Grocers these days are trying to do everything they can to help shoppers eat and live healthier. From retail dietitians to healthier recipes to shelf labeling, the commitment is being made. A new study may offer another tool that could help change shoppers' behaviors.
Researchers from the University of Plymouth in England surveyed 149 subjects between the ages of 21 and 65 with an online questionnaire that asked about the things they craved, which included things such as food, chocolate, nicotine, alcohol and caffeine.
They were also asked about their proximity to nature, such as whether they could see greenery from their homes, or if they had a nearby park or garden allotment that they could visit. The researchers used maps to determine the proportion of green spaces in each person’s neighborhood as well.
The result? Those who had regular access to a park or garden reported having less cravings, and the cravings that they did have were less severe. And those whose views from their homes incorporated more than 25% green space saw the same benefit. Those results were found regardless of physical activity—whether the folks were taking 10,000 steps a day and gardening in their local allotment, or if they were merely admiring the view.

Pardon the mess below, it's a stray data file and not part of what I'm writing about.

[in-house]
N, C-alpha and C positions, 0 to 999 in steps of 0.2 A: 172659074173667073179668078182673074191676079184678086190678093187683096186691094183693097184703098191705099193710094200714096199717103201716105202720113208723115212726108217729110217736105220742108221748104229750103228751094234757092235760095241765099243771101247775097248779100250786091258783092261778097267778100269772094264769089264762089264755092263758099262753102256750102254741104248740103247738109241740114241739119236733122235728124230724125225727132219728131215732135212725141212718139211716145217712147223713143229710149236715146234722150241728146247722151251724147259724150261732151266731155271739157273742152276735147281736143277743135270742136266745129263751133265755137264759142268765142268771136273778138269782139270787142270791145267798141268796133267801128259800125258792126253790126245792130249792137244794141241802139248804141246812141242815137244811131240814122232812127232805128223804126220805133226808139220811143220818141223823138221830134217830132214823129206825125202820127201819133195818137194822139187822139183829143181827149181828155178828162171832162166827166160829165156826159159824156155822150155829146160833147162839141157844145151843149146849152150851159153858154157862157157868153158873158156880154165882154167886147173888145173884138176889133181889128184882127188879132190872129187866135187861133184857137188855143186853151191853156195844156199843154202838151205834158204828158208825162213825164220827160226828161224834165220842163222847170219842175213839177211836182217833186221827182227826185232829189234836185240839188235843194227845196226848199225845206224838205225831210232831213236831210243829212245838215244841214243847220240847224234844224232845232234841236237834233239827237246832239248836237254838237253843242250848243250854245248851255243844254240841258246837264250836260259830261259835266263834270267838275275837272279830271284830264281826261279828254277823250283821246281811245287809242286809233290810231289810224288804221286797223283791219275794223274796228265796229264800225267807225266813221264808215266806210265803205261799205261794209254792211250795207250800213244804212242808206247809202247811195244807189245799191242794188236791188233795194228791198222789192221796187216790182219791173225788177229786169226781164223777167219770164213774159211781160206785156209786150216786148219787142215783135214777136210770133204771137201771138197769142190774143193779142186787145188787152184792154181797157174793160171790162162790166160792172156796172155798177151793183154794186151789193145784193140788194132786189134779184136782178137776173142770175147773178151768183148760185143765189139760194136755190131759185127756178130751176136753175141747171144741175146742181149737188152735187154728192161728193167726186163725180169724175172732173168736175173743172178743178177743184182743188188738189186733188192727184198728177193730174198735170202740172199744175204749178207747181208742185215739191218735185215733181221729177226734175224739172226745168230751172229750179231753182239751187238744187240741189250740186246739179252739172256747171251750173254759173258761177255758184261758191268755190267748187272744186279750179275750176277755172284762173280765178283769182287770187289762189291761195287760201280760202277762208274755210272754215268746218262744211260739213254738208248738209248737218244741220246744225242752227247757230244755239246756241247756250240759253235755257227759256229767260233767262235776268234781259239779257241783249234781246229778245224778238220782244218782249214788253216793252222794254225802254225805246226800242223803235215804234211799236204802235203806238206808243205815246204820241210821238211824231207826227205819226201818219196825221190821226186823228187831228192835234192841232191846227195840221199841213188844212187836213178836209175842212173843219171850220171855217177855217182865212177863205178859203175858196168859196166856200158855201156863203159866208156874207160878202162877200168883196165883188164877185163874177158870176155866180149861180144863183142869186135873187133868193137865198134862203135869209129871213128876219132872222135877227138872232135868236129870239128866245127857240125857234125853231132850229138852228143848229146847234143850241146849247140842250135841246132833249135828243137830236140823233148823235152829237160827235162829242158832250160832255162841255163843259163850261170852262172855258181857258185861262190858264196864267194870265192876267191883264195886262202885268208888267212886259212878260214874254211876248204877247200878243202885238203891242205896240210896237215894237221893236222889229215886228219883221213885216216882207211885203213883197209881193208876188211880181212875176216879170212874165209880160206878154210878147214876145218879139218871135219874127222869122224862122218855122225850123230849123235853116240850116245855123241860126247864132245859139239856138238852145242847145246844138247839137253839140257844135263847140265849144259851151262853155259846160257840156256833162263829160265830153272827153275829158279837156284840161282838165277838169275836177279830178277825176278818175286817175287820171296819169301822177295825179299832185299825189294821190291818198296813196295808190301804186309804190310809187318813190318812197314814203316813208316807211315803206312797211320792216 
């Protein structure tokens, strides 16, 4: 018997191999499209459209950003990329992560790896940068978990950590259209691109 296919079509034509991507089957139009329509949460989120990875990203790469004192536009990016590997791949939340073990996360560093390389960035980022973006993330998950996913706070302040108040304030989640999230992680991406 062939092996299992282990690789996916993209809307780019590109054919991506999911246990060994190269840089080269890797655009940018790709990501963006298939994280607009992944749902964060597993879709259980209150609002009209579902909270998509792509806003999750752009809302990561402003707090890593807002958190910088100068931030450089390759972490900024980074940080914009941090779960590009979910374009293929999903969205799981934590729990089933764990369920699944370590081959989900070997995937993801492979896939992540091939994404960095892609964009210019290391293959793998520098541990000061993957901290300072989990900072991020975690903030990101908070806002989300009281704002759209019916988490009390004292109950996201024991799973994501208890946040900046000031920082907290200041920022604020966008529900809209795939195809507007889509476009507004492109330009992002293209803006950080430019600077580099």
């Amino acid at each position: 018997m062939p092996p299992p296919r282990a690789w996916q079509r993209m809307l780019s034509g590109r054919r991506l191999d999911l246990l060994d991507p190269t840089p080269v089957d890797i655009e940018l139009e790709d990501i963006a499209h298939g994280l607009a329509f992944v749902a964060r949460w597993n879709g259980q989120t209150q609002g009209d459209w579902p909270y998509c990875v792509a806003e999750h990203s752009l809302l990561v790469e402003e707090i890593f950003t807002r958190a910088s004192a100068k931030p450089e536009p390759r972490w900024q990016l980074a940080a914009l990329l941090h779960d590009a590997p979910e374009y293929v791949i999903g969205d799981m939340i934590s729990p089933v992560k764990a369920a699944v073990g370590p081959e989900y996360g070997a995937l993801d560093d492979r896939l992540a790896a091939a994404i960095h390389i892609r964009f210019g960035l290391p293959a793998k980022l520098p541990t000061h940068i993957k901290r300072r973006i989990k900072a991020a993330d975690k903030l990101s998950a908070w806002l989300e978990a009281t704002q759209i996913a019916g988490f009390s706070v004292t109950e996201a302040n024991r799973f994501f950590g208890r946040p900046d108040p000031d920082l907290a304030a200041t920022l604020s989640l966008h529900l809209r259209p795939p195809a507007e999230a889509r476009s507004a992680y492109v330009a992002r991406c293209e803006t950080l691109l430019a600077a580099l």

Why not add green spaces, the way that many offices have done, within the walls of a supermarket?
Another study of 20,000 people published in the journal Scientific Reports found that people who spent at least 120 minutes a week in nature (averaging about 18 minutes a day) were 20% more likely to say they had higher psychological well-being than people who didn’t, and they were 60% more likely to say they were in good health.
A growing body of research suggests that being in the outdoors has numerous physical and mental health benefits.
Just think of the last time you shopped at an outdoor farmers market, then compare that to your last visit to a supermarket. Which made you feel better? It’s time to build supermarkets with people in mind.